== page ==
The test bench is a three-legged chair, which carries a weight of 90 kg, on the mat. Two samples are used, one for 5,000 and one for 25,000 cycles.

Test samples are visually evaluated against standard samples and rated on a scale of 1-5. The final result of the test is given according to the following formula;

Total Result = 0.75 x Result after 5,000 spins + 0.25 x Result after 25,000 spins

ISO/DIS 10965 – Electrical Resistance

This test is especially important for contract carpet that can find itself in computer rooms where static electricity build-up can damage valuable equipment.

The carpet sample to be tested must be acclimatized at a temperature of 23+/-1°C and relative humidity of 25+/-2% for at least 7 days prior to testing. This is because moisture greatly affects the deformation of the textile and must be strictly controlled to obtain a meaningful test.

In this test regime, the horizontal resistance and vertical resistance of the carpet (in Ohms) are measured.

Horizontal resistance: A separate underlay is placed under the carpet tile pattern that must be rolled upwards. 2 electrodes are connected to the wire 200 mm apart and the resistance is measured in Ohm between them.

Vertical resistance: Here the electrodes are above and below the carpet plate and the resistance is measured in Ohms between them.

Measurements of less than 1010 Ohms are required for computer rooms.

ISO 3415 – Static Load (Tension Test)

This test is designed to see how well the carpet will compress with the weight placed on it. It reproduces the effect of the furniture on the carpet.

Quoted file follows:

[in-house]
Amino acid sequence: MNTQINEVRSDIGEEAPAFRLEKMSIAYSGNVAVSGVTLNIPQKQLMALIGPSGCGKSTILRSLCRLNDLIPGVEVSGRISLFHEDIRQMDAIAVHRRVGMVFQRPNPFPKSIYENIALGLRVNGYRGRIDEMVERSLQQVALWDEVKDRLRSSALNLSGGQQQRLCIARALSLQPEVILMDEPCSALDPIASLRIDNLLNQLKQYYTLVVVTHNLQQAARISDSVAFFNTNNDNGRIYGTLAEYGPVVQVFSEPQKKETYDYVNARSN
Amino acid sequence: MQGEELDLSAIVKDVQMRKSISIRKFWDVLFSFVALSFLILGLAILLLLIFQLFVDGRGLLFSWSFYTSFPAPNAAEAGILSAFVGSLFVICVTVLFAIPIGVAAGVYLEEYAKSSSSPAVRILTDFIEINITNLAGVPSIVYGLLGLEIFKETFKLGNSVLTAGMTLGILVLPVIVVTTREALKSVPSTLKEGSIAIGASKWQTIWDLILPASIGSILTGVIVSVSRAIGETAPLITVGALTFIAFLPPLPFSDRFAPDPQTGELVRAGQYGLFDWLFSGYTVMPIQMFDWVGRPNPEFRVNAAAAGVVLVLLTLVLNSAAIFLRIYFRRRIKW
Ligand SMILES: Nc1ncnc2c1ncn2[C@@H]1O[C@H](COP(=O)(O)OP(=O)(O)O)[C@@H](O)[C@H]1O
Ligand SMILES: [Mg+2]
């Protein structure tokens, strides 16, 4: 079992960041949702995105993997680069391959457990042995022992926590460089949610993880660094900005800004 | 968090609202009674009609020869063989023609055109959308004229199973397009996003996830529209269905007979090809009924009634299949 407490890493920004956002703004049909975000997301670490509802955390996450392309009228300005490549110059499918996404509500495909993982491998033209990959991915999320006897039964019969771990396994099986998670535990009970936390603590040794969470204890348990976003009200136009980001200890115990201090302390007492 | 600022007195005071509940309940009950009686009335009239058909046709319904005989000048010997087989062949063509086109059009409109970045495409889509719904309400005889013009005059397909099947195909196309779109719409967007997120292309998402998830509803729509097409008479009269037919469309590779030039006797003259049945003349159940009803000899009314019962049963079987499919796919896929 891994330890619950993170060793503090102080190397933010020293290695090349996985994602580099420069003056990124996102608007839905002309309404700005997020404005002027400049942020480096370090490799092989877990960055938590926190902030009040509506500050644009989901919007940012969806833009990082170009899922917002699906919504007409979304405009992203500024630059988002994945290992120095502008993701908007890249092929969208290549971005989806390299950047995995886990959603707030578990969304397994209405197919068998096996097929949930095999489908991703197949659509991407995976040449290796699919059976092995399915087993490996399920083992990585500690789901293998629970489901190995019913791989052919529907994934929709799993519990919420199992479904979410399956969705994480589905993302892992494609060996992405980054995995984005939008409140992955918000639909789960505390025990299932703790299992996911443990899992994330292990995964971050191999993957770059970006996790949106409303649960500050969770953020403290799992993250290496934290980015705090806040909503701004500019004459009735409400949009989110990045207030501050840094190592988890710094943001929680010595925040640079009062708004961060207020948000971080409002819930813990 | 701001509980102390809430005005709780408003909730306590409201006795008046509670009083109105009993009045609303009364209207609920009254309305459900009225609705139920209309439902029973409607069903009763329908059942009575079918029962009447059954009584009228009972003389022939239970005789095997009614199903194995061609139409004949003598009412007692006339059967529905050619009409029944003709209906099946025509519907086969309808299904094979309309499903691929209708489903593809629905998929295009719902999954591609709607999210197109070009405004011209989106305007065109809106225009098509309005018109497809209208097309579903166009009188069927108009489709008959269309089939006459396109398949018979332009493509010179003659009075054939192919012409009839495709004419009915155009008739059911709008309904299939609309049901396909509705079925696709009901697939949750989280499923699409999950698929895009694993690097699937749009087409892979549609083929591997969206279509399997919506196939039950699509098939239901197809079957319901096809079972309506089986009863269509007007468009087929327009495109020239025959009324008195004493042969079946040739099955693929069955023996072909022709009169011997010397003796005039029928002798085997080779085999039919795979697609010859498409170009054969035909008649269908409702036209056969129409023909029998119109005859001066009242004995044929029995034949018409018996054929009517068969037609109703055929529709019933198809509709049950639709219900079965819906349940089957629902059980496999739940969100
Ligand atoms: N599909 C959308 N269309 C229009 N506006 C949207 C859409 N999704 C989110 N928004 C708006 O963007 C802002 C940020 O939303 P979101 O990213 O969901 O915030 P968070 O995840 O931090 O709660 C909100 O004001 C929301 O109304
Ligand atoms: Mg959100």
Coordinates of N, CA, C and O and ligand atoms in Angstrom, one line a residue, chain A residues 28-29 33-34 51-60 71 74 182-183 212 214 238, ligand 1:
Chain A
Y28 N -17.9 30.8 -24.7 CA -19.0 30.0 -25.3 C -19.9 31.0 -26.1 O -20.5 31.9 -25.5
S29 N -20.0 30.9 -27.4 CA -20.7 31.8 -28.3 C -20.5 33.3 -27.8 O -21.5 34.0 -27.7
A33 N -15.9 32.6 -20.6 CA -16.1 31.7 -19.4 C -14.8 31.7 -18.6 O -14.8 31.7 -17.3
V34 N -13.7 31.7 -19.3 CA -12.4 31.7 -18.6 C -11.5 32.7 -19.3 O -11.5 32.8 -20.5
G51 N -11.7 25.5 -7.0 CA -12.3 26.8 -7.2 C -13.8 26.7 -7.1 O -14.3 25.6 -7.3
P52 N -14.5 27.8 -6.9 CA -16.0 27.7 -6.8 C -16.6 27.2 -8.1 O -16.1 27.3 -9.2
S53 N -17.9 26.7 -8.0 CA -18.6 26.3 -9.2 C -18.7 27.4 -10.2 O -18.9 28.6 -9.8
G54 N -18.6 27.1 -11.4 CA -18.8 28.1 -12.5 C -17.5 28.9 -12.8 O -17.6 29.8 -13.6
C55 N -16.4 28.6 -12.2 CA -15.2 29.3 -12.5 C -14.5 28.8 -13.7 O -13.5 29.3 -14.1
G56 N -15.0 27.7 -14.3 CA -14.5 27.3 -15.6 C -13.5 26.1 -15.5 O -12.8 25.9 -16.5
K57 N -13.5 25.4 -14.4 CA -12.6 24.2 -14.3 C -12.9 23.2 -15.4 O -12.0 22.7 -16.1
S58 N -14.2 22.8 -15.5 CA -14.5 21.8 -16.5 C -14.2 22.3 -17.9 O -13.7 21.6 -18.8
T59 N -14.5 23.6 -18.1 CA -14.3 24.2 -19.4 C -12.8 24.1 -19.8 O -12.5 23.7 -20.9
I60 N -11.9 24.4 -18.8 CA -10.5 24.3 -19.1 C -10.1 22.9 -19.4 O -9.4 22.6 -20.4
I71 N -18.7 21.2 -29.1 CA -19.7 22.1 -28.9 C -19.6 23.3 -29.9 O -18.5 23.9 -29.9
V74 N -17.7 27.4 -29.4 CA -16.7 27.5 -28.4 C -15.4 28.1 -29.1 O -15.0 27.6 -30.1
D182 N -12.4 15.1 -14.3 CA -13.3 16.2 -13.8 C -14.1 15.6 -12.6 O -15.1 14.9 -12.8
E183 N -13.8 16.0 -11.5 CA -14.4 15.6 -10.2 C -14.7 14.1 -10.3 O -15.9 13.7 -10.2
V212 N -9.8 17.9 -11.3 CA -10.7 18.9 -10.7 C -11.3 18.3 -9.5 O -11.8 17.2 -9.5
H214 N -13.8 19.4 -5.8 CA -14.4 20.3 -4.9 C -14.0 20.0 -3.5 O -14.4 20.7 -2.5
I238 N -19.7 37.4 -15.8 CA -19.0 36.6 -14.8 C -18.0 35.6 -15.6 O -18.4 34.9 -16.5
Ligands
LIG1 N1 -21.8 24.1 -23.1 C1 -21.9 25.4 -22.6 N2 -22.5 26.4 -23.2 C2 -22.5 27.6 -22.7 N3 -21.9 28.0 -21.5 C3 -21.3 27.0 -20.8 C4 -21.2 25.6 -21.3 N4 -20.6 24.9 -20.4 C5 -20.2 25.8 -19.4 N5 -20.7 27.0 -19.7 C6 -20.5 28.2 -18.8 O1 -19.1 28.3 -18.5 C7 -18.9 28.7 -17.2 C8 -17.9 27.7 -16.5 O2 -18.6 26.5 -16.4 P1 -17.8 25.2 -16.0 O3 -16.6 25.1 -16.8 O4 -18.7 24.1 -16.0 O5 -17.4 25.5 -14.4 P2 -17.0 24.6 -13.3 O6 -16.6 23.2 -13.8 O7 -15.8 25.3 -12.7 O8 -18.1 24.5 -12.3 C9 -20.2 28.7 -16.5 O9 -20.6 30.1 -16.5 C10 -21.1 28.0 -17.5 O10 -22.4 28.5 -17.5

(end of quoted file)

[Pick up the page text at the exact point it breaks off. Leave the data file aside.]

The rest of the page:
Thickness is measured before assembly

A pressure of 220 kPa is applied for 15, 30 and 60 minutes.

The result is given only in the loss of thickness in mm

recovery time 1 hour.

Acoustic properties ISO 140-8

The test equipment of this standard consists of two places, one on top of the other and 5 hammers, each of 500 gr. The first test is to measure impact absorption – that is, how much impact sound is absorbed by the carpet pattern.

First of all, the hammers are allowed to fall freely from a height of 4 cm on the floor of the upper space, each hitting the floor 10 times/second. Sound is recorded in decibels at the following location.

The test is then repeated by adding the sample mat to the higher space layer.

The difference in decibels is the amount of impact sound absorbed by the carpet pattern. This test is interesting because it shows how well carpet performs to stop sound transmission compared to other types of flooring such as wood or vinyl.

Ambient sound absorption is measured for ISO 354. Sound of different frequencies; (125 – 250 – 500 – 1000 – 2000) are emitted in a room of 200 m³ and the amount of sound reflected from the floor is measured. This is then compared to the sound reflected by the floor when covered with the sample material. A result of 0.5 in this test indicates that 50% of the sound that will be reflected is absorbed by the test sample and that the remaining 50% is reflected by it.

ISO 2551 – Dimensional stability and EN 986 for tiles

Carpet tiles must maintain their dimensions ± 0.02% after the following treatments:

For 2 hours the temperature is 60 ° C

Wash in water at 20°C for 2 hours

Further heating at 60°C for 24 hours

48 hours change in normal atmospheric conditions

These measures ensure that the shoes will maintain their integrity in the most difficult conditions such as hot water cleaning and extreme temperatures.

Self-Assessment Cost

All floor coverings carry a hidden cost in the form of replacement costs. In commercial buildings this cost is further increased by the business constraint of installing new carpet tiles. Buying unwisely will definitely lead to high cost. A reputable supplier must respond positively to a request for test data. We hope that the information in this article will help you understand the features of the test and support a properly informed choice.